The $1.06 billion phase-oneexpansion of Lambert-St. Louis International Airport is the largest capital improvement project in the city's history. The project began in 2001, and the current focus is a $77 million runway. The amount of concrete used to pave this new airfield complex would be enough to cover a football field with a solid block of concrete about seven stories tall.
The $1.06 billion, phase one expansion program at Lambert-St. Louis International Airport is the largest capital improvement project in St. Louis history.
The five-year project, which has involved 550 companies, should be complete in April.
The focus of the expansion is the new Runway 11-29 just west of the existing airport. This runway will allow for simultaneous landings in inclement weather and boost the airport's overall capacity 43-51 percent, said Chuck Reitter, public information manager for SPK Team, a joint venture of St. Louis firms Jacobs Sverdrup, Parsons and Kwame, which is managing the design and construction.
However, the expansion involves much more than the $77 million construction of the runway.
Lambert is acquiring more than 1,500 acres of land, increasing the airport's size by more than 50 percent. Seven major roads west and north of the airport have been adjusted or relocated.
Lindbergh Boulevard, a thoroughfare that carries 50,000 vehicles a day, now passes beneath the new runway through Missouri's first highway tunnel. The Missouri Air National Guard facility eventually will be moved to the north side of the airport. A number of airport support operations ultimately will move into new facilities.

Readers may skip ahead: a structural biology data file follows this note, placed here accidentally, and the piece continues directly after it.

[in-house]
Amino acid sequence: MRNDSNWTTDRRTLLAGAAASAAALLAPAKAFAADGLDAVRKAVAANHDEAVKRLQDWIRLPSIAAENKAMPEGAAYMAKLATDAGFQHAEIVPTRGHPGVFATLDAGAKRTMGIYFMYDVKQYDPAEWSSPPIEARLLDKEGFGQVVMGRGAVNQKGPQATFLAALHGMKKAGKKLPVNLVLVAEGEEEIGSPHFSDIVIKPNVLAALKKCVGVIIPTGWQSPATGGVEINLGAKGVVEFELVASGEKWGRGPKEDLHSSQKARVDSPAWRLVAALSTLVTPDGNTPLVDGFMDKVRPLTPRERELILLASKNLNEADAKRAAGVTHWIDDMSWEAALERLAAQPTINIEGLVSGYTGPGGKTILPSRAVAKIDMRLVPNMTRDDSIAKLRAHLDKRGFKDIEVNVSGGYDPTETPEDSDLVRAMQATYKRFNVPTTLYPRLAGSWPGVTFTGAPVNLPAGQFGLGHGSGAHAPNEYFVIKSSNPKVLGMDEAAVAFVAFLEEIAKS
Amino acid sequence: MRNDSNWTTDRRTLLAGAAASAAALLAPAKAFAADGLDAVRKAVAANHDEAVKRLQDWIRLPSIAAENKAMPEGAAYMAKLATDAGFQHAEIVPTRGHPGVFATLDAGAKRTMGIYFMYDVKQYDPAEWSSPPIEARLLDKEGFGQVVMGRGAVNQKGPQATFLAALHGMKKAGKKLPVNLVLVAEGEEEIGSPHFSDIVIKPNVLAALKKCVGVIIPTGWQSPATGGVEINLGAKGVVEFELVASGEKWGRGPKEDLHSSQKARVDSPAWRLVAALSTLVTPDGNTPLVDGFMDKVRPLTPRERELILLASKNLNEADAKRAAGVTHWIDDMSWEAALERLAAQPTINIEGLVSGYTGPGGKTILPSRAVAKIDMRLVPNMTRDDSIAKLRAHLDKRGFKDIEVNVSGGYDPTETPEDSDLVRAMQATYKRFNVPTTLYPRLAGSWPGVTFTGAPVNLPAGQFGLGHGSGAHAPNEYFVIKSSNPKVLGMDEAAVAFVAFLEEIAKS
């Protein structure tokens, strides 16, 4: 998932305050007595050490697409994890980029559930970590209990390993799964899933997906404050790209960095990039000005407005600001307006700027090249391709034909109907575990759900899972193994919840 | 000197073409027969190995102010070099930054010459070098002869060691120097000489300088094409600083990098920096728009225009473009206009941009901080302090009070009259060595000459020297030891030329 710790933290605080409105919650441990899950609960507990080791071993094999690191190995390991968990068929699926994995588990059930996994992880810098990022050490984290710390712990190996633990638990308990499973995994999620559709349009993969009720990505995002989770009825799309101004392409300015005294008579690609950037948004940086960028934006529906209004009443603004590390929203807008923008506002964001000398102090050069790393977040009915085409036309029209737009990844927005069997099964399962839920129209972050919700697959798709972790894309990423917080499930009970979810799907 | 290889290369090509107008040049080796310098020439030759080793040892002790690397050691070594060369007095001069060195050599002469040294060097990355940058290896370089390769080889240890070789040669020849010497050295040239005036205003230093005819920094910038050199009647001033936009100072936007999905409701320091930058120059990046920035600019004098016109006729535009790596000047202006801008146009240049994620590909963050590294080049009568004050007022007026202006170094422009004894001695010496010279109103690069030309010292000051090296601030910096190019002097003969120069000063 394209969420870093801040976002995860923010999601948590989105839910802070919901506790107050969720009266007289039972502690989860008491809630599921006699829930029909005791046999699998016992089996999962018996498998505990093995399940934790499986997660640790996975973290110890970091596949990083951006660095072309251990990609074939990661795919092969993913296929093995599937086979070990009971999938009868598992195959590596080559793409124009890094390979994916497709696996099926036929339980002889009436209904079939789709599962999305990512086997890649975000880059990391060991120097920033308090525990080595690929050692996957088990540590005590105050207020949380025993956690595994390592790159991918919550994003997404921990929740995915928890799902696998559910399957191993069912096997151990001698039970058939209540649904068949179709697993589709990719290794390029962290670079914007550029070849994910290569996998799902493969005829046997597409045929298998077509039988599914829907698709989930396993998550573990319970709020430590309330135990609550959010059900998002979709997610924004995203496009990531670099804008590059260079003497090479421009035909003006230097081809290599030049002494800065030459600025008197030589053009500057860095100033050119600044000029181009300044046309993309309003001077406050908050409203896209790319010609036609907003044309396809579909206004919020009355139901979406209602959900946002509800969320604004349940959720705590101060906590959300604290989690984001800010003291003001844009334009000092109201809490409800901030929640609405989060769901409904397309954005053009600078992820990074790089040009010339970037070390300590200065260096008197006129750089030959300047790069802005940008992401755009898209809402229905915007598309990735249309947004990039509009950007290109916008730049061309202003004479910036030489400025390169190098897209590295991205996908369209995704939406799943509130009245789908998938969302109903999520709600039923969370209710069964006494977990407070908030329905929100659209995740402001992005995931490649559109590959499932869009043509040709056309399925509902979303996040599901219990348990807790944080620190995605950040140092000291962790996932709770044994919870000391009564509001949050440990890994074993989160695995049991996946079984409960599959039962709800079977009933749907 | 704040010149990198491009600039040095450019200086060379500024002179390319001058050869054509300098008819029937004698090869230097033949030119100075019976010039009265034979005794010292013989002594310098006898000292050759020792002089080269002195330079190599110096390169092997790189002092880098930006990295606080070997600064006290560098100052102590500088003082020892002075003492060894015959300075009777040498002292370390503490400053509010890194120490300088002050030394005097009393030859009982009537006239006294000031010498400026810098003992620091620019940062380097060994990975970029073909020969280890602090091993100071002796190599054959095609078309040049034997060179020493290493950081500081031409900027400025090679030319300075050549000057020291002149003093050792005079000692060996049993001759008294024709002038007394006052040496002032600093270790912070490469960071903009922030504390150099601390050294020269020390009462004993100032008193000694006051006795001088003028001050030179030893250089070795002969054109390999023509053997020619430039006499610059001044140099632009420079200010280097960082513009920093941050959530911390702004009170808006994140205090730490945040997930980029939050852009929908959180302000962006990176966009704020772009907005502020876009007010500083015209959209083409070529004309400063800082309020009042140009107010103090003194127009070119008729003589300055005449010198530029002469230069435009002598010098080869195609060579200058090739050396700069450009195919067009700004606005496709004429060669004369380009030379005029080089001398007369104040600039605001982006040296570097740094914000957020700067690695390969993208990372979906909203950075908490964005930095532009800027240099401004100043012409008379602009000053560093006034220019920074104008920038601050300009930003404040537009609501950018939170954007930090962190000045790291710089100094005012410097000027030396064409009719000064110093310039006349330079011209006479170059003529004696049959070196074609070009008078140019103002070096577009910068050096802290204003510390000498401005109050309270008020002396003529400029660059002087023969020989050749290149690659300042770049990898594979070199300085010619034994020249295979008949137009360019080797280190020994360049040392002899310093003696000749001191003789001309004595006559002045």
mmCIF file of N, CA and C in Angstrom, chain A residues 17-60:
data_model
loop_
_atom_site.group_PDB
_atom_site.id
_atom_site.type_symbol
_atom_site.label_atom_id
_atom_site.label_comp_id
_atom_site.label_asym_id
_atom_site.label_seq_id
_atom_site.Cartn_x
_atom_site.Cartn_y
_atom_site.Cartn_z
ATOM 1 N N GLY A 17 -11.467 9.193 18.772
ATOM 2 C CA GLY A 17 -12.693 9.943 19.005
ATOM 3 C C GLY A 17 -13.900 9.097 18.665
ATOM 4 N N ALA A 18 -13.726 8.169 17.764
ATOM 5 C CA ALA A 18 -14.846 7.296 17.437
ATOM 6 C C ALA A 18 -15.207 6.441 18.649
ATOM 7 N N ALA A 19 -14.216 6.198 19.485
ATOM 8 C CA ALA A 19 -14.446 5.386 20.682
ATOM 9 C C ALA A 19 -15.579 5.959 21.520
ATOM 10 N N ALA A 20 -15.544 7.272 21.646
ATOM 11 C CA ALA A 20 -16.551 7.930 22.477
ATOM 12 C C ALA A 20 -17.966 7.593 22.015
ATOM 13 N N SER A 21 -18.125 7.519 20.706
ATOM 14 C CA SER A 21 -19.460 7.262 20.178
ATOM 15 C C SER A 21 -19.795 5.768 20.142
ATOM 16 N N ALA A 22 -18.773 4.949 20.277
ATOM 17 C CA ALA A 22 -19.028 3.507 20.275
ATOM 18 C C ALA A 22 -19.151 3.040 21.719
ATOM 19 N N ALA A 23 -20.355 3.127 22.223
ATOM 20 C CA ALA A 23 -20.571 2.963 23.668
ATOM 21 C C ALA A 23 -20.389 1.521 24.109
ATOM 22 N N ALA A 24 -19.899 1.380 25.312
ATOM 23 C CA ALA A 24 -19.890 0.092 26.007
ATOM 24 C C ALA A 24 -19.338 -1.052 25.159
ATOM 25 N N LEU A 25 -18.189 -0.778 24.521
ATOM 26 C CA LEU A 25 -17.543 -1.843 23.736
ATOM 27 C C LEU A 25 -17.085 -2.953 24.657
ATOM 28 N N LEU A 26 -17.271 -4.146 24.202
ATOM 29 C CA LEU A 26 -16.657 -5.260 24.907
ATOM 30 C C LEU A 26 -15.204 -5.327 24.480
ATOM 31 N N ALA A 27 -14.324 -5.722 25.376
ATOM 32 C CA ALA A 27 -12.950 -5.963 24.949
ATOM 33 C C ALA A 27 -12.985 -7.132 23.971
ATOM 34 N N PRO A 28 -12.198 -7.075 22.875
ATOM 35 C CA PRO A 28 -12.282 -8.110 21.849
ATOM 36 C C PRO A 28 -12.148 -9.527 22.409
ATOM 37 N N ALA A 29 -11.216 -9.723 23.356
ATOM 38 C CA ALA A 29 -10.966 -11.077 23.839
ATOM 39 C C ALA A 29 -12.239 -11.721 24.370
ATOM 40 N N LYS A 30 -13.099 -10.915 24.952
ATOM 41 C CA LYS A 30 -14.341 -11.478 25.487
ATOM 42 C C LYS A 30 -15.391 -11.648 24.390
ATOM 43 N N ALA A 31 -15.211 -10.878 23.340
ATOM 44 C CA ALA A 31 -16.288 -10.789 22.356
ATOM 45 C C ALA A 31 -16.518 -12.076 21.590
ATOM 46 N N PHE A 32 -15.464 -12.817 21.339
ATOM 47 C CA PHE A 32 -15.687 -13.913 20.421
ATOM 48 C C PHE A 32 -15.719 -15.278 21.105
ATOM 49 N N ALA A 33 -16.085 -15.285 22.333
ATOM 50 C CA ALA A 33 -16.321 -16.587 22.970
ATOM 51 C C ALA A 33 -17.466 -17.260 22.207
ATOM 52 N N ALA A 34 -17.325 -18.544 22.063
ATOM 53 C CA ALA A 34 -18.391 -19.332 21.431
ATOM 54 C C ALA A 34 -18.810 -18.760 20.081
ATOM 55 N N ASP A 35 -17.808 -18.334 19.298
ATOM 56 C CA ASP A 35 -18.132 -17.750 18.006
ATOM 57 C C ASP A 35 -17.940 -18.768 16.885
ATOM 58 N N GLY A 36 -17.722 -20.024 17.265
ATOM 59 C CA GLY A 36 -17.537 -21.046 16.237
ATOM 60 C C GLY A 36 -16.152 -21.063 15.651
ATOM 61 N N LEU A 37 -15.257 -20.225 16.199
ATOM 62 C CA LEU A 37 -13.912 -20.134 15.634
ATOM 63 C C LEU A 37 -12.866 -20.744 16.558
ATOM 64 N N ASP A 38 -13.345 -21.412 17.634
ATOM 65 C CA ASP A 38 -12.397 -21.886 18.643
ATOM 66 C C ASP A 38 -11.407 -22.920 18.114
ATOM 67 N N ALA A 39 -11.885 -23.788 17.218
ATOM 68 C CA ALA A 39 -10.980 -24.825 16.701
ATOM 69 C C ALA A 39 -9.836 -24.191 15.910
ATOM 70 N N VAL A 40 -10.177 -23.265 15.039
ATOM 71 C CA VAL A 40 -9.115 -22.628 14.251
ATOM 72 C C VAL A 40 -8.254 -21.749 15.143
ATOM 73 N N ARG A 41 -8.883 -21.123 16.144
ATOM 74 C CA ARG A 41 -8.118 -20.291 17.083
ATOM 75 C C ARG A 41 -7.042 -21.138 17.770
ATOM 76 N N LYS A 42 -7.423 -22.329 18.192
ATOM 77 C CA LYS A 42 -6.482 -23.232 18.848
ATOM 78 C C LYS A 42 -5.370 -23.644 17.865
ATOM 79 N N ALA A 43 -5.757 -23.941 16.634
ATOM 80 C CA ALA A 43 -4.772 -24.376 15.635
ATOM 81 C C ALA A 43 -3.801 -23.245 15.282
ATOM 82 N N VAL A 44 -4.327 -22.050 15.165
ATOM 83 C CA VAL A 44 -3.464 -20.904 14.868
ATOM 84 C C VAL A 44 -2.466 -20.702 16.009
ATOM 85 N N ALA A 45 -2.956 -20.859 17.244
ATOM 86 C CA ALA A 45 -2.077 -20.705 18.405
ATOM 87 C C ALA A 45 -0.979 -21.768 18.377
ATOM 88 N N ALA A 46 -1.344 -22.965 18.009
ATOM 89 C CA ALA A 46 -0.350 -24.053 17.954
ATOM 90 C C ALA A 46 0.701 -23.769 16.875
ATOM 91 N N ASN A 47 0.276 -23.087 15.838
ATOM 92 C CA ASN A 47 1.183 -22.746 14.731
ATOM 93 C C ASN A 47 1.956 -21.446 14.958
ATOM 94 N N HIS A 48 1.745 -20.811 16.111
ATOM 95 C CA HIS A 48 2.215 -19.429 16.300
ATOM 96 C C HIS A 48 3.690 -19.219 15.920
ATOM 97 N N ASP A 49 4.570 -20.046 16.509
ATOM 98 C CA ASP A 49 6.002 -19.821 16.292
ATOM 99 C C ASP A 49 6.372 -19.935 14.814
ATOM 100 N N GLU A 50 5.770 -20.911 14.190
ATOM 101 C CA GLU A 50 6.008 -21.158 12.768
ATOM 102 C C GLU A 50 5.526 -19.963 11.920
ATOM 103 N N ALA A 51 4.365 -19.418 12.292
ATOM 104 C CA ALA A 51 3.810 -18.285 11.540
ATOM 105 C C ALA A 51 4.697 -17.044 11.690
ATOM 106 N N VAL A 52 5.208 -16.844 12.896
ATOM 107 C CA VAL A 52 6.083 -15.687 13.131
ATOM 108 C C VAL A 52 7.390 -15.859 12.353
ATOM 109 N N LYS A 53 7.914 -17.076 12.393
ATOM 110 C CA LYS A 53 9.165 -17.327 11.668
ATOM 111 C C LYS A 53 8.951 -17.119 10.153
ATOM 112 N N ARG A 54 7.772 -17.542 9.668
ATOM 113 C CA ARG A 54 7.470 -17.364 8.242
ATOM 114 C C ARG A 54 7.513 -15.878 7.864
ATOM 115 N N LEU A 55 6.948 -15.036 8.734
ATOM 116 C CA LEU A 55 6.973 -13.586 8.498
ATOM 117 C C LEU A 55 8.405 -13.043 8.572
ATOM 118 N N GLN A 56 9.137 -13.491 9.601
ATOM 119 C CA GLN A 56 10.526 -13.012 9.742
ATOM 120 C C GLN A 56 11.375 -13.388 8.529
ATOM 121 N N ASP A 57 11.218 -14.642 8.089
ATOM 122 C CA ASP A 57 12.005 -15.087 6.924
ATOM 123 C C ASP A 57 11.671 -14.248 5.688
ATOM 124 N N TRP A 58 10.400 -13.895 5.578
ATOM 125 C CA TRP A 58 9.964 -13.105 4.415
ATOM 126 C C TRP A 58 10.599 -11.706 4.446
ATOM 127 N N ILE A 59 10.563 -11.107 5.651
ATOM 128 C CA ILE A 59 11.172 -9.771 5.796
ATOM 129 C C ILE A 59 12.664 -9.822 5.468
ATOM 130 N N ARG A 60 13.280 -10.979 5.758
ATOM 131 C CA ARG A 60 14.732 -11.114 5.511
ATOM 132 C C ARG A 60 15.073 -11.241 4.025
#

The expansion also funded the design and construction of a new school in the Pattonville School District.
The funding for phase one comes from general airport revenue, airport bonds paid for by airport revenue, the Federal Aviation Administration, the Federal Highway Administration and passenger ticket fees of about $4.50.
By the time the new runway, relocated roadways and related projects are completed in 2006, approximately $450 million in design and construction contracts will have been let.
Work on Runway 11-29 and accompanying taxiways began in the second half of 2004. The amount of concrete being used to pave this new airfield complex would be enough to cover a football field with a solid block of concrete about seven stories tall.
The new runway is 9,000 ft. long and 150 ft. wide. It is being built on a 455-acre platform that has been under construction onsite since 2001 in Bridgeton, Mo. Thirty ft. below this platform, an underground drainage system was built.
The runway and taxiway pavement consists of three primary components. After the underlying soil is leveled and compacted, a 10 in. layer of crushed rock is placed. Then, a 6-in. layer of drainable concrete is poured. Shallow trenches are cut out to house electrical conduit, and locations of in-pavement lighting fixtures are bored.
The final component of the runway and taxiways is an 18-in. layer of concrete. Each section is 37.5 ft. wide and nearly a quarter-mile long, and more than 30 of these concrete sections are planned for the runway and taxiways.
Steel dowel bars are inserted into holes drilled into the edges of dried concrete segments to join the sections side-by-side.
The project also involves major electrical work to power lighting fixtures throughout the new airfield. Nearly 75 mi. of high-powered wiring is being installed, as well as about 62 mi. of duct banks that carry utility wires and piping underground.
The prime construction contractor for the runway is Fred Weber Inc./Millstone-Bangert Inc., A Joint Venture, in St. Louis, and the prime electrical contractor is Sachs Co. of St. Louis.
Over five years, 13.5 million cu. yards of soil will be moved as part of the overall expansion. That's enough to fill Busch Stadium five times.
The project marks one of the first uses of new computerized earth-moving equipment that nearly eliminates the need for traditional surveyors' stakes. Dave Kolb Grading Inc. of St. Charles, Mo., is the earth-moving project's prime contractor.